“They don’t believe in the transgenders, because that’s their belief. So it’s just respect of their property,” she said.

The president of the Beechmont Neighborhood Association, Don Pitts, said he supports McNeil but he had to balance the interests of vendors and board members.

Pitts and other board members, with McNeil’s support, appointed an acting manager in June because McNeil was no longer comfortable going to the market after the pastor’s comments.

McNeil did not attend the next public meeting of the association on June 21. Local vendors presented a letter in support of moving the location, but residents and vendors sensed board members were hesitant to relocate, one attendee said.

The issue came to a head on July 5. McNeil said they were invited by Pitts to a private meeting of board members at one member’s house. McNeil did not attend because they believed it violated the neighborhood association’s rules of keeping all meetings public. They said that moved them to resign.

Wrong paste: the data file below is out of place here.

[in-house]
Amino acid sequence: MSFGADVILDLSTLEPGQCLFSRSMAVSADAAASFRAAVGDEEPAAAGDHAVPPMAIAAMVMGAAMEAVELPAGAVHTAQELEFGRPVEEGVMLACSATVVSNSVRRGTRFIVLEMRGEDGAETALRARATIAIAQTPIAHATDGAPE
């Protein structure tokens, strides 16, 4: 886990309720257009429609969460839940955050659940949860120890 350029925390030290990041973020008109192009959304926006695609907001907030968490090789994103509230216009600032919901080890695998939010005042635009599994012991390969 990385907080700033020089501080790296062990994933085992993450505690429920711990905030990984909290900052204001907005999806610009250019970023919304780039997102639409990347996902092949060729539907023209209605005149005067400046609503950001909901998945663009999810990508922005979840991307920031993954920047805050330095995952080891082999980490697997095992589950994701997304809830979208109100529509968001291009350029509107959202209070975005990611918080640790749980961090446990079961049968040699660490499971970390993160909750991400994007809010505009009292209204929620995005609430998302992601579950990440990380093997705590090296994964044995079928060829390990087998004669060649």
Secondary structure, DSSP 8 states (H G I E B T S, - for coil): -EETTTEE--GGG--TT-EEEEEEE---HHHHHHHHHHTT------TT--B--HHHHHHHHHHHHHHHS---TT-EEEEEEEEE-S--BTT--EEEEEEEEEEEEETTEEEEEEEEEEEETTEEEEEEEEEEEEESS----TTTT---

According to Pitts, it was an unofficial meeting “to help us arrive at a consensus on a difficult issue.” He said the meeting did not violate bylaws.

Board members settled on not to move the market this year. But they could relocate for the next market season.

“Sometimes there are competing rights, our stance of saying we’re going to stay there, because that’s where our contracts are. We'll move next year in support of diversity. We’re doing the best we can in a really hard cultural question that the whole culture is struggling with,” Pitts said.

Disappointed by the board’s decision, Donald Taylor and other queer vendors at the market decided to break away from the Beechmont Open Air Market and now hold a pop-up market on Saturdays at Stillpoint Wellness Center, Taylor’s massage therapy business. “I cannot be more committed to comfort than I am committed to right. I am not comfortable going to a new location that is unknown, but I’m more uncomfortable sitting in a place of wrong than I am sitting in a place of unknown,” he said.

A man with dark hair in a short-sleeved button down shirt leans, smiling, against a mantle.
Divya Karthikeyan